Mind The Gap!
A common question that people ask London flooring contractors is what is the correct gap between flooring panels and floorboards. Unfortunately, there’s no certain answer as it all depends on the type of wood-based flooring that is used, what are the conditions of use and where exactly it is installed. Important aspects that should be considered are whether the London flooring is softwood or hardwood, whether strips, parquet or solid floorboards are used, what is the construction and so on. The possible alteration of levels of heating, wood type, initial moisture content in the London flooring will result into hundreds of likely answers. Each of them is dependent on more than one of the aforementioned factors.
- London flooring specialists point out that the problem in fitting wood-based floors is the moisture content. But what actually is a moisture content of a wood-based product? What are the possible effects on it of the conditions of use? Of course, the answer varies in a comprehensive way. London flooring professionals warn that things are not straightforward so if you are not sure it is better to contact a flooring expert for advice.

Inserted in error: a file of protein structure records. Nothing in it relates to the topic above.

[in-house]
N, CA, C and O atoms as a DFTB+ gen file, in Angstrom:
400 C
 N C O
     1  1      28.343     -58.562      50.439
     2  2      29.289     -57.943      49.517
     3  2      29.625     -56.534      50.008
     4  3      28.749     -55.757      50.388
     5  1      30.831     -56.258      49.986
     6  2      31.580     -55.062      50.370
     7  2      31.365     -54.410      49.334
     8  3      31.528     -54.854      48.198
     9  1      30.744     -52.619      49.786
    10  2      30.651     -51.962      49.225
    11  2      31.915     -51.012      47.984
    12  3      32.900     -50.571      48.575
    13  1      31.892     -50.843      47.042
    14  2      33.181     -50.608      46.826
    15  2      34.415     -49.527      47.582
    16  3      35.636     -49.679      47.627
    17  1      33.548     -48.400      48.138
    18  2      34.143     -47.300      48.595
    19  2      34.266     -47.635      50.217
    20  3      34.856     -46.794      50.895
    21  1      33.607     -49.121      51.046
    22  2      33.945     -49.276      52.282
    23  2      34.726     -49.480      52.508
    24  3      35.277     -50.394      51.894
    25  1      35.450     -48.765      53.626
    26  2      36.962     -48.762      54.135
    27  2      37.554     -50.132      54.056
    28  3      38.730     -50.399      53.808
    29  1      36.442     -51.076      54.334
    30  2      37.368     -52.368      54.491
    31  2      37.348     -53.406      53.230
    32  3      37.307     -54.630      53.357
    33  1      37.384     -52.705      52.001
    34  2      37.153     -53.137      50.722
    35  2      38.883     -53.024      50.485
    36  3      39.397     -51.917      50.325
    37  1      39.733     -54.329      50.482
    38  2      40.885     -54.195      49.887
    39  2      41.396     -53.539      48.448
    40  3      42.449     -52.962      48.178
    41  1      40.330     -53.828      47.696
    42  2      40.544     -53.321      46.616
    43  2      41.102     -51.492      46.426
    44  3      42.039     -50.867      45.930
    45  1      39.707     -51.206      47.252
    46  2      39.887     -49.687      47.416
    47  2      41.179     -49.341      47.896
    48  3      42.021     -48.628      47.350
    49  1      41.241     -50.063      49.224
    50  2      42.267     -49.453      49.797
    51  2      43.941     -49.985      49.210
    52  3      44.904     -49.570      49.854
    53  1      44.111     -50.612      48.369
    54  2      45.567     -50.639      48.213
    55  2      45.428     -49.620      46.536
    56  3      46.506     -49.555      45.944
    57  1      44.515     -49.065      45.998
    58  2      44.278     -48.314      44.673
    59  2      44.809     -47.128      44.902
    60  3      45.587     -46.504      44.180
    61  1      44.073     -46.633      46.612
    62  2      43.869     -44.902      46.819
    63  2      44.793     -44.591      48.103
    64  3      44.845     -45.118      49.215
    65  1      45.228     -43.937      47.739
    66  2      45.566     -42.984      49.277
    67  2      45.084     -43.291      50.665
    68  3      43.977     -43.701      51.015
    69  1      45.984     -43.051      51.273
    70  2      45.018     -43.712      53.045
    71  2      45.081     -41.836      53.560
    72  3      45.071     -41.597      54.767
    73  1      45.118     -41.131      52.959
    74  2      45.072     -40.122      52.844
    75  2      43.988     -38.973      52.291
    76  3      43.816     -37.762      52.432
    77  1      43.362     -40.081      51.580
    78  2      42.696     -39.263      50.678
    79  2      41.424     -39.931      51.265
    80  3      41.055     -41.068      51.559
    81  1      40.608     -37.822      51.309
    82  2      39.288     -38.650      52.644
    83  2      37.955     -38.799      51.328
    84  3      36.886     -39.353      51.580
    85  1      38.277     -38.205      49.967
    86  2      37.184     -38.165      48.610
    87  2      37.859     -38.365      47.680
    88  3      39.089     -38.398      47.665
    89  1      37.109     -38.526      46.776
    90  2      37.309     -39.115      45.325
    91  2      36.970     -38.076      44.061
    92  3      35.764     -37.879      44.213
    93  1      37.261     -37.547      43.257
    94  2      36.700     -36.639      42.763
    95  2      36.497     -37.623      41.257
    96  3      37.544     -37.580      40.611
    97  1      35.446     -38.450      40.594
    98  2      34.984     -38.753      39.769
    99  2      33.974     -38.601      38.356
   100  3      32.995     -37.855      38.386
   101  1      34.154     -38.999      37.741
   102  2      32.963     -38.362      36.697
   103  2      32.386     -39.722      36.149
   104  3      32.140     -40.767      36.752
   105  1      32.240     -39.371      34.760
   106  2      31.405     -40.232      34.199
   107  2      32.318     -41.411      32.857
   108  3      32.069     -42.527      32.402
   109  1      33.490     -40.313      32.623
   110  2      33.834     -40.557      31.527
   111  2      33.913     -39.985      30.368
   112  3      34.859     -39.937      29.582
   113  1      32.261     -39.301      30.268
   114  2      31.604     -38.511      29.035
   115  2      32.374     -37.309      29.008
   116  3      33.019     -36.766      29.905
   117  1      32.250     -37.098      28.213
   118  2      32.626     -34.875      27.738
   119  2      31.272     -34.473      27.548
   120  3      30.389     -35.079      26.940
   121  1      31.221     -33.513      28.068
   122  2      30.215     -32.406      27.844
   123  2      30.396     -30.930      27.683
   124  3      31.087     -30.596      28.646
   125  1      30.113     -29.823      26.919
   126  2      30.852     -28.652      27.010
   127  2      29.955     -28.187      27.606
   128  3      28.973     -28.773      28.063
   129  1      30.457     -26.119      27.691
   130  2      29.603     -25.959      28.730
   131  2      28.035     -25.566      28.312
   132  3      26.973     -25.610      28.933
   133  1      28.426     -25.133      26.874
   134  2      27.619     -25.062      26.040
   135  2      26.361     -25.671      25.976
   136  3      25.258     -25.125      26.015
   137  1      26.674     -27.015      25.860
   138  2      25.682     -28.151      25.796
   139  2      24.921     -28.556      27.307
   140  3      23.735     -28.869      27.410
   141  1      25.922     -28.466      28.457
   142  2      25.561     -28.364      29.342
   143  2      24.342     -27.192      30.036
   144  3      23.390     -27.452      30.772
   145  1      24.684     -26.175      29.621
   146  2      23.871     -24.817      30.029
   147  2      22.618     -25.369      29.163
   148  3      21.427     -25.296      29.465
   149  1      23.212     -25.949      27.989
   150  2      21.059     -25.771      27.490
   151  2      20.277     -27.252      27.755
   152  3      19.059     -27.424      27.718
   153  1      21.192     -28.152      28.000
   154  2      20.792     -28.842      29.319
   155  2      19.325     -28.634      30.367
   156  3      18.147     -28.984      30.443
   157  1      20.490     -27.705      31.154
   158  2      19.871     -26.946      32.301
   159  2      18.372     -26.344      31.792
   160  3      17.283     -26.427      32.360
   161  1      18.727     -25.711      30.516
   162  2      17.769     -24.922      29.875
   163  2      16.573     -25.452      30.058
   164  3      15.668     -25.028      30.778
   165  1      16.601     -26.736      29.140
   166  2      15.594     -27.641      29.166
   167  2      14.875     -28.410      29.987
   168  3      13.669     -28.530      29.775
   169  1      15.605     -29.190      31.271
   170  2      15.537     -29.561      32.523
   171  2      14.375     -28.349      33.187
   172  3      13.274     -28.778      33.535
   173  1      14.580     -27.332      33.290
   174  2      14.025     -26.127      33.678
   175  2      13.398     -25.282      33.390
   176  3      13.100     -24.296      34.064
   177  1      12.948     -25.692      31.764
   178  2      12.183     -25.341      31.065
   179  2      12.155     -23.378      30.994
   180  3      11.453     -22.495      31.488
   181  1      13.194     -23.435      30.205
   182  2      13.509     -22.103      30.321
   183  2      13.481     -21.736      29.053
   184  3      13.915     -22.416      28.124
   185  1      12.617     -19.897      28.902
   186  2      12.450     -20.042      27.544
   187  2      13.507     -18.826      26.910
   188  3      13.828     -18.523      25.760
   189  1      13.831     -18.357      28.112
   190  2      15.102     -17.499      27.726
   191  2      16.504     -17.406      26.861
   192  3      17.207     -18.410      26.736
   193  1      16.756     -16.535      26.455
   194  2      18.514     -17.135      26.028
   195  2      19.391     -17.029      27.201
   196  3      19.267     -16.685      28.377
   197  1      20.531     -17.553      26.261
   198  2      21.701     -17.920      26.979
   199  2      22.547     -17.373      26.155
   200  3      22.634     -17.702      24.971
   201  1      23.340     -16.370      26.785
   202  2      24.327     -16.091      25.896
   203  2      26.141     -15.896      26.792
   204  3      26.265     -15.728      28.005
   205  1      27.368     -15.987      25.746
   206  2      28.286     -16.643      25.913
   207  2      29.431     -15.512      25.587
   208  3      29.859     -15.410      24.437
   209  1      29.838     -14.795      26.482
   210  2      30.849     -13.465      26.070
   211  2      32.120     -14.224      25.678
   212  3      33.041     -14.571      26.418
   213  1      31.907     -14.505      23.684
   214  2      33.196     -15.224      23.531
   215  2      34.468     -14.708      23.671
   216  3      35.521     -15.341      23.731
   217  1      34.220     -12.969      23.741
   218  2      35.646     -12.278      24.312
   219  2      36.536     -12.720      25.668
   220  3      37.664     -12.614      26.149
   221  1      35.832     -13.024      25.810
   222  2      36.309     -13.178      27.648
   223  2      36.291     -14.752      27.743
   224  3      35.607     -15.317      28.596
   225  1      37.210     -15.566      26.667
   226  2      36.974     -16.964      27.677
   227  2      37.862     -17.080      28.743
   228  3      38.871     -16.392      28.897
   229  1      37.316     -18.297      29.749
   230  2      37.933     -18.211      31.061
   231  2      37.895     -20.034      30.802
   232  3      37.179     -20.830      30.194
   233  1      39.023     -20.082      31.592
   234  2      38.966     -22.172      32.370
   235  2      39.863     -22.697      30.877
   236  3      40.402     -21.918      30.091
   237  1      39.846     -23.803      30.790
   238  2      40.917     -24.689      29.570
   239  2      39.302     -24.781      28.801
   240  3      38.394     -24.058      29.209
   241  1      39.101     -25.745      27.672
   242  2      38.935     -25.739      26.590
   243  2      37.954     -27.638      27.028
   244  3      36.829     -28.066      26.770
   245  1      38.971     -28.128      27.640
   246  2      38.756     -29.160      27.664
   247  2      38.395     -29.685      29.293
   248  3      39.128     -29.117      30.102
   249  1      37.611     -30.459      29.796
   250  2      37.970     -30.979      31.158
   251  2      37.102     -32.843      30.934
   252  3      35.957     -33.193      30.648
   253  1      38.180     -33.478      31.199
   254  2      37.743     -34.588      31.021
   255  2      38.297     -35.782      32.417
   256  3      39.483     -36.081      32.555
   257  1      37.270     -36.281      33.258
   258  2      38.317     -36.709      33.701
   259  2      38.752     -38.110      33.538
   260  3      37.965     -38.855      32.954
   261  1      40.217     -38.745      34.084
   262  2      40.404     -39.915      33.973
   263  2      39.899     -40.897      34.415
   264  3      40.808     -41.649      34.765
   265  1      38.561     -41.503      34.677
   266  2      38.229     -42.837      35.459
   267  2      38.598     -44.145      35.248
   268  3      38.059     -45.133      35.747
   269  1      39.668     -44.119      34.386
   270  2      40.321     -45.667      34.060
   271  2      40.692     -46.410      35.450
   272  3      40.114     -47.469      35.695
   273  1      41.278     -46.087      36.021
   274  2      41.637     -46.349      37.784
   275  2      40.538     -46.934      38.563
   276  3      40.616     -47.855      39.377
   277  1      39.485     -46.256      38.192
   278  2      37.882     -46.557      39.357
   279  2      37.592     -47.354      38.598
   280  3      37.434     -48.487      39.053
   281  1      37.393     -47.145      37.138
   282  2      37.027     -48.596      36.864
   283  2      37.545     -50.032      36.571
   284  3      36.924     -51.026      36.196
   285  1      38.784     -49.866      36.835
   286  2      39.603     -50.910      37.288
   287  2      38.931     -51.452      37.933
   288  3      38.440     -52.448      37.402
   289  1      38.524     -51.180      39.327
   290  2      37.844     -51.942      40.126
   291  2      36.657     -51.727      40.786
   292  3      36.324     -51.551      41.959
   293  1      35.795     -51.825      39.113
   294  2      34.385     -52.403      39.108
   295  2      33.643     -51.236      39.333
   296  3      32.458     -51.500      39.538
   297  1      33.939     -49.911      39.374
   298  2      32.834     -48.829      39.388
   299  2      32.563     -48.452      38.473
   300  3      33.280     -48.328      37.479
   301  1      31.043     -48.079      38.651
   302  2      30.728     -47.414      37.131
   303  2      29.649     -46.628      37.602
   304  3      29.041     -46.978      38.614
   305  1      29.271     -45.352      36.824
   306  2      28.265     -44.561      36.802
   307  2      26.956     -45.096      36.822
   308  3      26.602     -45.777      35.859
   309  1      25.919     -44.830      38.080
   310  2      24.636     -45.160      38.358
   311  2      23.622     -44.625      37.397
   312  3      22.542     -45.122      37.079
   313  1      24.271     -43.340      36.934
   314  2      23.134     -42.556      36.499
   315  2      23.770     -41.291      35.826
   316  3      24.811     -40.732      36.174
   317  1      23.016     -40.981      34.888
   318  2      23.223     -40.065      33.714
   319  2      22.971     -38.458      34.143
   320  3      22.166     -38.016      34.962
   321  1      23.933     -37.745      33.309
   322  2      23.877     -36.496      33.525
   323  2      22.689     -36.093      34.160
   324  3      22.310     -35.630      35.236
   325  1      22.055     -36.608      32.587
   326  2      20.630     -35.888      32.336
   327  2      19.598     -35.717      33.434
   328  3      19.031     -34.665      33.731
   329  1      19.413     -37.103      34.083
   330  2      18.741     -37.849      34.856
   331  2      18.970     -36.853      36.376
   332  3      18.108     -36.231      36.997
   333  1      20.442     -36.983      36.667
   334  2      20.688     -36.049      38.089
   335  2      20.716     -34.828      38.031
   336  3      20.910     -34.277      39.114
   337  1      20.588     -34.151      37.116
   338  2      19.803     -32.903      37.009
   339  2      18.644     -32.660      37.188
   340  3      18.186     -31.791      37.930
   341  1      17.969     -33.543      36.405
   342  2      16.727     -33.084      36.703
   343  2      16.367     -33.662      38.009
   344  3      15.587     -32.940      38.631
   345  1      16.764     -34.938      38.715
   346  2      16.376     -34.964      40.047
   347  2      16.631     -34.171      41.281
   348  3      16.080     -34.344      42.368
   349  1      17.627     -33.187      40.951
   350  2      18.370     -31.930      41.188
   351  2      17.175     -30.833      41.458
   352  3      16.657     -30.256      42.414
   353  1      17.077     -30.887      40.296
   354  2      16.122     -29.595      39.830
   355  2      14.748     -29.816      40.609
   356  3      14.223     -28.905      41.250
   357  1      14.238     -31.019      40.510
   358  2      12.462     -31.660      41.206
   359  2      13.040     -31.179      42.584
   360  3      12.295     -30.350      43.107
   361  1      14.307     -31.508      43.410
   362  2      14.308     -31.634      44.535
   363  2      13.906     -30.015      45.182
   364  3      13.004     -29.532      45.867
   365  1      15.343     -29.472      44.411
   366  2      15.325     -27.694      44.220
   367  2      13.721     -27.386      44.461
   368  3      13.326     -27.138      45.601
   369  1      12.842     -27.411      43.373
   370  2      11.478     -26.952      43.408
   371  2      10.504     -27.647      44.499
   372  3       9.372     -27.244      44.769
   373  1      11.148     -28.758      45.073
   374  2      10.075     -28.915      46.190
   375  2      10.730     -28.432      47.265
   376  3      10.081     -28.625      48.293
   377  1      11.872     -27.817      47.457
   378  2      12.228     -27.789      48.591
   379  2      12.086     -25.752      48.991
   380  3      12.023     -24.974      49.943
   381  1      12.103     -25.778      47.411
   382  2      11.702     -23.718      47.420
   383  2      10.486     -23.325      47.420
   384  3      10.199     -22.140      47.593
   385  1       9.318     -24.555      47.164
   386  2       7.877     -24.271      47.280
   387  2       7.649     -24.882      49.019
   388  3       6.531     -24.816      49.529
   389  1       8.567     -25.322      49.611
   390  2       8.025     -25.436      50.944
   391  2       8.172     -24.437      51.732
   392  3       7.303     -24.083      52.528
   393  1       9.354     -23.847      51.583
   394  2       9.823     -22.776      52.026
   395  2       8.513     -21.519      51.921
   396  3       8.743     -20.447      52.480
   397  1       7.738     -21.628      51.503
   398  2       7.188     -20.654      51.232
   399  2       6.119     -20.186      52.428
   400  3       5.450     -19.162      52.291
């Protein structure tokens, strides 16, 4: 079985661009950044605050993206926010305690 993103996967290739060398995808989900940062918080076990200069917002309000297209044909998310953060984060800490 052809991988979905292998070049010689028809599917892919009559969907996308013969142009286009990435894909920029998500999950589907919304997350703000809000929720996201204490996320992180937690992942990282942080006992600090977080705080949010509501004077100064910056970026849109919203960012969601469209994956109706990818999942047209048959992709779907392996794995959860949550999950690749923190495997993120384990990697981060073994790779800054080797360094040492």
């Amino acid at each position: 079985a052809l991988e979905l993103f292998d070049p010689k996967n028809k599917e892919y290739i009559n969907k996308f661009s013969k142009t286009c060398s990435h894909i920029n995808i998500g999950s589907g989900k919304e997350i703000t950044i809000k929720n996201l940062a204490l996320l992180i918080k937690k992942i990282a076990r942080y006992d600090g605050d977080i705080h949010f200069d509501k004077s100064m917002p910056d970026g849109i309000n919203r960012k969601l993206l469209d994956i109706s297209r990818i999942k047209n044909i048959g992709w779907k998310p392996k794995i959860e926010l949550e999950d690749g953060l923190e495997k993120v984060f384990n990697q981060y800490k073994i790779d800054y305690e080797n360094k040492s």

- A reliable London flooring company recommends you not to cramp the boards tightly if it is a solid hardwood floor. Hardwoods are usually dried to low levels so they will expand for sure when they adjust to the room – if you cramp them this will just worsen the situation. However, cramping is normal for softwood floorboards. It will alleviate the unfavourable gapping because the boards will settle in. However, if they are installed in a church hall that is heated intermittently they will not need cramping – to butt them up to one another will do the job. However, you should definitely seek advice from London flooring specialists if there is underfloor heating – these special circumstances need a professional word before dealing with them.
- What about laminates? They can be both very good or poor depending on how and where they were made. London flooring experts recommend paying a bit more for a certain product for a better outcome – this is the usual case with plywood. Another important aspect is to look how laminated panels are constructed. Usually if there are just few layers or very low-density wood is used, this means it will be less resistant to movement.
There is a lot to consider before you decide what gap you should leave between engineered, laminated panels or adjacent boards – what London flooring contractors say simply is “one size does not fit all”!
Inspired by www.contractflooringjournal.co.uk